Vernon Pritchard Barager was the oldest businessman in the city of Owen from the point of service, having observed his 41st anniversary as publisher of the Owen Enterprise on the 14th of February last year.

 

His parents, the late Mr. and Mrs. James A. Barager, pioneered newspapers at Cadott, where he was born on Nov. 21, 1892, Medford and Washburn before moving to Withee (Clark Co., Wis.).  Here he obtained his education in the Withee school system but the training was disrupted by the death of his father in 1903.  He became associated in the back shop of the plant, helping his mother until the paper was sold in 1912.  For awhile he worked as a compositor on the Chippewa Telegram and on several papers in North Dakota.  Two years later he and his mother, Annie Laurie Barager, entered into a partnership and purchased the Owen Enterprise on Feb. 14, 1914, from Mr. Sherry.

 

Since that time he had gave untiringly of his time, especially during the community’s pioneering days, contributing to its present day development.

 

Later that same year, on June 16, 1914, he was united in marriage to Maude Raymond of Withee, whose counsel and wisdom projected itself immeasurably into the success of the business after Mr. Barager’s mother passed away in 1929.  On June 17, 1946, his wife preceded him in death after a lingering illness.

 

The third generation of the family moved into the management of the business in 1937 when his son, James, joined him on the staff.  He has been with it continually except for five years of military serving, returning to Owen in January of 1946 to assume the editorship of the publication.

 

Funeral services were conducted Wednesday afternoon, Nov. 2, from St. Katherine’s Episcopal Church, Owen, with the Very Rev. Gordon Brant, Dean of Christ Cathedral of Eau Claire, officiating.  Burial was made along side of his wife at Riverside Cemetery where Masonic services were conducted.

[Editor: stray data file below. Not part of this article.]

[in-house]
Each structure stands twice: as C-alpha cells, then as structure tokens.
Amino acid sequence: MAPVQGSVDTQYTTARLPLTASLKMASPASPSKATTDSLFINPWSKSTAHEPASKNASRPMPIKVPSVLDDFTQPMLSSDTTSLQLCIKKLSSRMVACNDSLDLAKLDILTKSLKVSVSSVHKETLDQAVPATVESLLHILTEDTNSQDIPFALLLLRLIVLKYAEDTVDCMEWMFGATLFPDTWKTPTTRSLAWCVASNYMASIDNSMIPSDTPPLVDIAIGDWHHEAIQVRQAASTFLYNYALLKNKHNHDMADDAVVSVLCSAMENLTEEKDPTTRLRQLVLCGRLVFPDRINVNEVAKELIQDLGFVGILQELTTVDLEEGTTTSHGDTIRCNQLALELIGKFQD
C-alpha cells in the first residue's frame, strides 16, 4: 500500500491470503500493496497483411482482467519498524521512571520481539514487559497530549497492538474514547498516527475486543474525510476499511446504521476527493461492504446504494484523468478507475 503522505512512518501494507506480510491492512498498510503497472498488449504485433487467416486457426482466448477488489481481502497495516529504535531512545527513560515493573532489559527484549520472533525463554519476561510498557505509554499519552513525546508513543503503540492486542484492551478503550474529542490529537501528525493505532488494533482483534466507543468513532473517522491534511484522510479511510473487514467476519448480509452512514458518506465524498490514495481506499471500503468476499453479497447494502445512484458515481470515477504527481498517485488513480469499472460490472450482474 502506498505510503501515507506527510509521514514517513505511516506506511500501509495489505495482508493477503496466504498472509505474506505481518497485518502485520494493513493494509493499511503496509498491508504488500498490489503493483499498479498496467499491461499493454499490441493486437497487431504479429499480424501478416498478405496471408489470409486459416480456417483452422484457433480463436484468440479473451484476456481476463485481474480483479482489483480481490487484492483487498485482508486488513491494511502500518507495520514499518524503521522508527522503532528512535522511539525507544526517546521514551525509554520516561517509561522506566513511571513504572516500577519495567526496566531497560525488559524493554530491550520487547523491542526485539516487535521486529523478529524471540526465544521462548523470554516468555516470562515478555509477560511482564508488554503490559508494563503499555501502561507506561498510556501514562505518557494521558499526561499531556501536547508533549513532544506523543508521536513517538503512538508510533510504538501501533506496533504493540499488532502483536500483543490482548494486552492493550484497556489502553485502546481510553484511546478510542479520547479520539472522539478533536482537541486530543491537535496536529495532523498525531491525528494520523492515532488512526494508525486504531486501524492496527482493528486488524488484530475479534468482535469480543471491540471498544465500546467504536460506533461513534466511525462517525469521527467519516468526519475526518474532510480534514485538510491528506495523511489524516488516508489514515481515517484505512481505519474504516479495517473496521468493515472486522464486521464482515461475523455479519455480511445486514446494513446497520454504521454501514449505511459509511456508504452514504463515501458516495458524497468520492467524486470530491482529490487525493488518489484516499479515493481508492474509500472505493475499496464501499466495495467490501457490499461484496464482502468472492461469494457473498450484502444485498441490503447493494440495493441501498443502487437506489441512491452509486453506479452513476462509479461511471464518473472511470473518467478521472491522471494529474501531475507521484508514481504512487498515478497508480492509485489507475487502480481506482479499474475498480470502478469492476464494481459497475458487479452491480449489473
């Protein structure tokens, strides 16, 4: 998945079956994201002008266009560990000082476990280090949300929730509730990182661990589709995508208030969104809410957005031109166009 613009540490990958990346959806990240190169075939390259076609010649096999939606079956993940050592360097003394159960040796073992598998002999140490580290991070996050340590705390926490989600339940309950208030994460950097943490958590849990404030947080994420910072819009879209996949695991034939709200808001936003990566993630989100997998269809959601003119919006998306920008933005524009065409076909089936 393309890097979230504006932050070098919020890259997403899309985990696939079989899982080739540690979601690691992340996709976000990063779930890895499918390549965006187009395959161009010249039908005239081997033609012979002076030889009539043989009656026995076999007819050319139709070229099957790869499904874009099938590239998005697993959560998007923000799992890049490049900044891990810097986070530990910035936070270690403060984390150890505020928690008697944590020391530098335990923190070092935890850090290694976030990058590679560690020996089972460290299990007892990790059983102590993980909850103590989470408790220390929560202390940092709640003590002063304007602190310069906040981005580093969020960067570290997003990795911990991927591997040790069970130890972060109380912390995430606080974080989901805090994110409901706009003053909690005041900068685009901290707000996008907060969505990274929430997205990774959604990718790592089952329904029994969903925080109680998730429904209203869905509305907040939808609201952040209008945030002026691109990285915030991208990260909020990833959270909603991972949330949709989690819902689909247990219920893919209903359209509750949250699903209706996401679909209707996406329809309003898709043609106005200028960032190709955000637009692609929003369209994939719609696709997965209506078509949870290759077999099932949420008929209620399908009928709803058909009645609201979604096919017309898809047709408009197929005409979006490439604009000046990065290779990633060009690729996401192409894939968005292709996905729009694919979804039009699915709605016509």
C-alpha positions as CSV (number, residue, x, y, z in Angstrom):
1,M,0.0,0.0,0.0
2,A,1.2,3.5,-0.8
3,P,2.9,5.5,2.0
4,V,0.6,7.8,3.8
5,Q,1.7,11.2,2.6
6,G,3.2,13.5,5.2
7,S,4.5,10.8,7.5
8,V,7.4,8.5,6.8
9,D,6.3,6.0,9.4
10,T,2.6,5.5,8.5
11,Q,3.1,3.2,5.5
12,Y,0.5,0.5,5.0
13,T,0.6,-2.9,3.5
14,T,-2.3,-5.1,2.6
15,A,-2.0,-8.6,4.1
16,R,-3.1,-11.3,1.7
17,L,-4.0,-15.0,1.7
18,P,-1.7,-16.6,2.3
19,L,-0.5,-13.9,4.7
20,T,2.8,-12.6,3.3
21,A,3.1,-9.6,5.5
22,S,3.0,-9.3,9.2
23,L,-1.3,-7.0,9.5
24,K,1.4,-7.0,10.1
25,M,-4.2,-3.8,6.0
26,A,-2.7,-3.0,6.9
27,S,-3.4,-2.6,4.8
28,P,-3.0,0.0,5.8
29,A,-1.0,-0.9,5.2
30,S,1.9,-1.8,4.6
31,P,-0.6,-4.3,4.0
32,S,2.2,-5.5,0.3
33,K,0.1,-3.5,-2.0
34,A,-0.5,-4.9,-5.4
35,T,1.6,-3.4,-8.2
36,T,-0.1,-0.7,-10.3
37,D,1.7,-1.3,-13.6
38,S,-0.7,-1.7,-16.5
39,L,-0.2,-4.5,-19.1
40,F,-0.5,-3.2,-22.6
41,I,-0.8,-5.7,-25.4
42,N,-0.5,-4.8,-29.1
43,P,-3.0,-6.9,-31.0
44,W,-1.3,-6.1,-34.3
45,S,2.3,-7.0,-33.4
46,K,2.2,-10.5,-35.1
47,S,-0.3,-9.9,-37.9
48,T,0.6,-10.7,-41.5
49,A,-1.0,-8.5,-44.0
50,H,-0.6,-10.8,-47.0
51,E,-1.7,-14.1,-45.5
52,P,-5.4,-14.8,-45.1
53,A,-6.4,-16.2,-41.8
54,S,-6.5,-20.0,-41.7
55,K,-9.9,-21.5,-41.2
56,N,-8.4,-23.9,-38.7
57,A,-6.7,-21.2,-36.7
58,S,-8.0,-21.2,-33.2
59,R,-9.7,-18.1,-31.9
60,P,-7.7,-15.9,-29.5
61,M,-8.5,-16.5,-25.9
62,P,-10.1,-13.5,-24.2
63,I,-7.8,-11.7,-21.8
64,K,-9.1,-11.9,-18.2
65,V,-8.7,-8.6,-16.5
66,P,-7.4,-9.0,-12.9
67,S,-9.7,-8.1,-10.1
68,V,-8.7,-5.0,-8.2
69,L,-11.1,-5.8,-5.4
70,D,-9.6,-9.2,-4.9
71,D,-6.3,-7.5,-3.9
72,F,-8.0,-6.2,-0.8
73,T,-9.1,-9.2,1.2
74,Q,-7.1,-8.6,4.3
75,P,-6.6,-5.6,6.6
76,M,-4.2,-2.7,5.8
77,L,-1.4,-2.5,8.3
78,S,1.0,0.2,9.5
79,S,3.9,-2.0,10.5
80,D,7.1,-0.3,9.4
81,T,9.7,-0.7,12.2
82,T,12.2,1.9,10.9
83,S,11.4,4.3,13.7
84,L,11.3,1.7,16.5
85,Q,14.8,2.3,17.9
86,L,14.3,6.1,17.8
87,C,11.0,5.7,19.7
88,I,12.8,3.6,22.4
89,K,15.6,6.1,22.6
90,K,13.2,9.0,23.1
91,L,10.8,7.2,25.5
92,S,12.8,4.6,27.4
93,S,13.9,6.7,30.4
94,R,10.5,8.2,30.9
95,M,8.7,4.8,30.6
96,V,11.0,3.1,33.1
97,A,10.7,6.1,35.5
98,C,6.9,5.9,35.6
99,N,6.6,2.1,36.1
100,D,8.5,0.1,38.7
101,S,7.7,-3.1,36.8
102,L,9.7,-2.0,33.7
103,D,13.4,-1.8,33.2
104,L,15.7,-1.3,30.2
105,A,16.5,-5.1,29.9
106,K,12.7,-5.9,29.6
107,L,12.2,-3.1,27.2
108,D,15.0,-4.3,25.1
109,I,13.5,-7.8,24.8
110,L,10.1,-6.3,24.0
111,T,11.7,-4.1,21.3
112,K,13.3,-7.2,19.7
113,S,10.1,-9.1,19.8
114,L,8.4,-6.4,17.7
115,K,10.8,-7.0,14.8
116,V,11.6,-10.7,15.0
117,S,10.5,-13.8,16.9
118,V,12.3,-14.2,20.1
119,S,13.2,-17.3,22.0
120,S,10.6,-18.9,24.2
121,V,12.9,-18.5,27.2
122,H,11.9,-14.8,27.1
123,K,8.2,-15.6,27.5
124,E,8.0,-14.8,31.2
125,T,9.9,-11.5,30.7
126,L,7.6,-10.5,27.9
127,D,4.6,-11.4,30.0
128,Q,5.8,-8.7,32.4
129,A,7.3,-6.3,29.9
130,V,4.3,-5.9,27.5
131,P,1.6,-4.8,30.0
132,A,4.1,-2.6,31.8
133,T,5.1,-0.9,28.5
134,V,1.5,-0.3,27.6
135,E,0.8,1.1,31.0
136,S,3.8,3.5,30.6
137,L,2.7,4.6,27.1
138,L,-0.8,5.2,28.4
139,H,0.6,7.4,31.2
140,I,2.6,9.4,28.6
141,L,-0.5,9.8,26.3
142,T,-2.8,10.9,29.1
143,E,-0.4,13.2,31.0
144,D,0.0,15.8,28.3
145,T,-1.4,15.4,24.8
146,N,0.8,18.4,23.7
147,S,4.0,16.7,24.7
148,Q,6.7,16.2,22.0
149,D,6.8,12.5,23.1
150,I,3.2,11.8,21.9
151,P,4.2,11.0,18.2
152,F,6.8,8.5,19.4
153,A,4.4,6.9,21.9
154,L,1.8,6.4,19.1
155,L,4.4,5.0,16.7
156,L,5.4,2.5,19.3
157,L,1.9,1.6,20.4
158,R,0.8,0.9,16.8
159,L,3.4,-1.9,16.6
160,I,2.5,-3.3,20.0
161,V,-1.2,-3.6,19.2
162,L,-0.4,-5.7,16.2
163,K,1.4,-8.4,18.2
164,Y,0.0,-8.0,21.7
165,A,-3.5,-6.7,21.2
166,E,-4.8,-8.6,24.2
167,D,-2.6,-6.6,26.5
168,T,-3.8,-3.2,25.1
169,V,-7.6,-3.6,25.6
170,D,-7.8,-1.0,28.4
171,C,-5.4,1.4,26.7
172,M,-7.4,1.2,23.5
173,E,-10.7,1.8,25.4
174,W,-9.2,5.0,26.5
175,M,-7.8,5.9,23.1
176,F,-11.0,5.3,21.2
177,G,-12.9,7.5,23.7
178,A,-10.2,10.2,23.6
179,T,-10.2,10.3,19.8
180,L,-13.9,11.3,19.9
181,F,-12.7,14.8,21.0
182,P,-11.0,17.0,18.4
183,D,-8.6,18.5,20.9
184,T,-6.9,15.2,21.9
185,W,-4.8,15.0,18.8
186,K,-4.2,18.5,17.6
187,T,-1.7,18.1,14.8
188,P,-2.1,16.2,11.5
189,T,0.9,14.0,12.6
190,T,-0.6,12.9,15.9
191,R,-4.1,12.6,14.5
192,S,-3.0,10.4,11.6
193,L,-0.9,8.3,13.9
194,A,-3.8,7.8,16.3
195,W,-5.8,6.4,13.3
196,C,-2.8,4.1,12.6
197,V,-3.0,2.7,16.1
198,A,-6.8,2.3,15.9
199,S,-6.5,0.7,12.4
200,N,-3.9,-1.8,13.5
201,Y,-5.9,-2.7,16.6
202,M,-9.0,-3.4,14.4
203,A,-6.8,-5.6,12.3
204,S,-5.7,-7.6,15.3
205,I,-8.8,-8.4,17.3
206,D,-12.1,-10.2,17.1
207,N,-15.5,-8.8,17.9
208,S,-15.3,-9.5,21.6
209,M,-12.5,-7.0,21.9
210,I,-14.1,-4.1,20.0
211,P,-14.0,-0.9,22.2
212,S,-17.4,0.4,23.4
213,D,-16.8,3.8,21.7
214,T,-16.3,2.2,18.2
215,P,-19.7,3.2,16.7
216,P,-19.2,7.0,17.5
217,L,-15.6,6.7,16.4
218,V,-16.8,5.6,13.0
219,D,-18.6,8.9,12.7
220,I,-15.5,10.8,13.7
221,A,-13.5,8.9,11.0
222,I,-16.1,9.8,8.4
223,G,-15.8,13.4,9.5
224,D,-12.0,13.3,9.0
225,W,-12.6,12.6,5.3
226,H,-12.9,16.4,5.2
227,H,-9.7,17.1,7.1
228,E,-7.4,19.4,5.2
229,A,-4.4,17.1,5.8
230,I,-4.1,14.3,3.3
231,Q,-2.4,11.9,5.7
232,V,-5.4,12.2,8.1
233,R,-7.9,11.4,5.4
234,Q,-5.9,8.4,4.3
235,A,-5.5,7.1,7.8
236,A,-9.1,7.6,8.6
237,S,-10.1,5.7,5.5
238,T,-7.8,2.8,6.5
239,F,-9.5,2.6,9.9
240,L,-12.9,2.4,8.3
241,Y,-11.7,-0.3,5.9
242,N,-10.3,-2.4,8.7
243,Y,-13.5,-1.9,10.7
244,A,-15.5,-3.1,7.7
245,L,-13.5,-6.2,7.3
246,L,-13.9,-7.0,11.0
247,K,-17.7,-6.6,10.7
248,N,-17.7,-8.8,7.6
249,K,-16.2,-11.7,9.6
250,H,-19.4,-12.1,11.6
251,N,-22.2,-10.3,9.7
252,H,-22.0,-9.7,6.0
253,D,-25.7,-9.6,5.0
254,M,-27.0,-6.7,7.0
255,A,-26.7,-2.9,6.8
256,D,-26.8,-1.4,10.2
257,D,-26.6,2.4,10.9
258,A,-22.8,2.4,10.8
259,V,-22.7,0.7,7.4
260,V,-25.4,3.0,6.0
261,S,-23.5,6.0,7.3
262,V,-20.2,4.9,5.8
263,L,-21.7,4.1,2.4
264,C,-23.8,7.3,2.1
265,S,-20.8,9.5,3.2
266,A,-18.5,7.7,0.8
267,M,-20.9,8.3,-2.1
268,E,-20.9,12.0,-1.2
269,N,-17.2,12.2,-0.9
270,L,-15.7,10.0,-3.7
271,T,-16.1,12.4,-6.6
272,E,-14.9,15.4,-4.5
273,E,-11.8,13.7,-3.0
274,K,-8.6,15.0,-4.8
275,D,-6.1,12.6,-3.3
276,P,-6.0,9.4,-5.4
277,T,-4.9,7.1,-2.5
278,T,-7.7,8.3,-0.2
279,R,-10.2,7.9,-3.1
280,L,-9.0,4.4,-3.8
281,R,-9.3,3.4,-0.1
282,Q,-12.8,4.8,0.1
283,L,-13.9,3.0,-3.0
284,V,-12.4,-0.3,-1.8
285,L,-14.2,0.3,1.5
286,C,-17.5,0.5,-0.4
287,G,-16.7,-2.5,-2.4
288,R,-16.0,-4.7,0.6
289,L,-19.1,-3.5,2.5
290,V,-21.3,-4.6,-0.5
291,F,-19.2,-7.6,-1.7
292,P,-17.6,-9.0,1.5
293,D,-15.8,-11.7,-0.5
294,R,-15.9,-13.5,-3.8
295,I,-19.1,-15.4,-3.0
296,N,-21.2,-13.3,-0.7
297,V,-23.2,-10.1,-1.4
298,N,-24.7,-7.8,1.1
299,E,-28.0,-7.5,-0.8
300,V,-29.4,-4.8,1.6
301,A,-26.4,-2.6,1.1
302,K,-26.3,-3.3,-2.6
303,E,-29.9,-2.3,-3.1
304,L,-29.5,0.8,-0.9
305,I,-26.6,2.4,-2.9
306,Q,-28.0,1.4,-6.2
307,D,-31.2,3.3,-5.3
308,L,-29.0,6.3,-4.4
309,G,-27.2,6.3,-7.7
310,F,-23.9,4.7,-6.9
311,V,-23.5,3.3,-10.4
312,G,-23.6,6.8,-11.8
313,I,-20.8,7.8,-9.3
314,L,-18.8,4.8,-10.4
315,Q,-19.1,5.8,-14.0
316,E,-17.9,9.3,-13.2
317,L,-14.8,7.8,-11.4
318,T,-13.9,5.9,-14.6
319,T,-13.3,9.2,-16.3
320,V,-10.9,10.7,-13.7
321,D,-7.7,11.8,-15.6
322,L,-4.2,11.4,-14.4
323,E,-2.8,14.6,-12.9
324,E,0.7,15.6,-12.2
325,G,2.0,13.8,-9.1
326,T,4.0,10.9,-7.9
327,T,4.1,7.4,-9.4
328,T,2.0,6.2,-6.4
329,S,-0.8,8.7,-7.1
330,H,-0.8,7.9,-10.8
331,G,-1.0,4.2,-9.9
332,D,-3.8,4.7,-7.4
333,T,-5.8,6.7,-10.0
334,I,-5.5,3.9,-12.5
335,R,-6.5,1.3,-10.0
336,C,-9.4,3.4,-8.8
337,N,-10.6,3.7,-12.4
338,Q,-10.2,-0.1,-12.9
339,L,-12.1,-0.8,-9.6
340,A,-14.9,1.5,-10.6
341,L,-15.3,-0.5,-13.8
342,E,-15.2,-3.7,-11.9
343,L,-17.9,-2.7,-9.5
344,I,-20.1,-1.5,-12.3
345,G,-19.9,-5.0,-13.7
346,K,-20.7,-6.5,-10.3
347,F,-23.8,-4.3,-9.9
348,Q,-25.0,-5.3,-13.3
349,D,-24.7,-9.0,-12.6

Pallbearers were L. E. Bulgrin, Peter Madsen, E. R. Haselow, Harold Wendt, W. A. Fritz and Se. Grimes.  Honorary pallbearers were W. K. Doohan, W. J. Mahoney, Sr., Ted Roberson, L. W. Cattanach, Harvey Wedding, Owen; Judge O. W. Schoengarth and Walter Beilfuss, Neillsville.

 

Saddened by the loss of this dear one are two sons, James of Owen and John of Milwaukee; two daughters, Mrs. C. M. (Alberta) Wood, Eau Claire, and Mrs. John (Joyce) Salo of Granada Hills, Calif.; two brothers, Irving of Eau Claire and Miles of Seattle, Wash.; and nine grandchildren.

 

Relatives and friends from out of town that attended the services were from Eau Claire, Thorp, Medford, Neillsville, Abbotsford: Evanston, Ill.; Seattle, Wash.; Minneapolis, Minn.; Withee, Clintonville; Granada Hills, Calif.; Hayward, Beaver Dam and Rice Lake.

 

He was one of the first members to join St. Katherine’s Episcopal Church when it was founded here and has since remained an active communicant.  He was also a charter member of the Owen Kiwanis Club, the Masonic Lodge, Owen Businessmen’s Club, and the Meadowview Country Club, and for years held membership in the Wis. Press Association and National Editorial Association.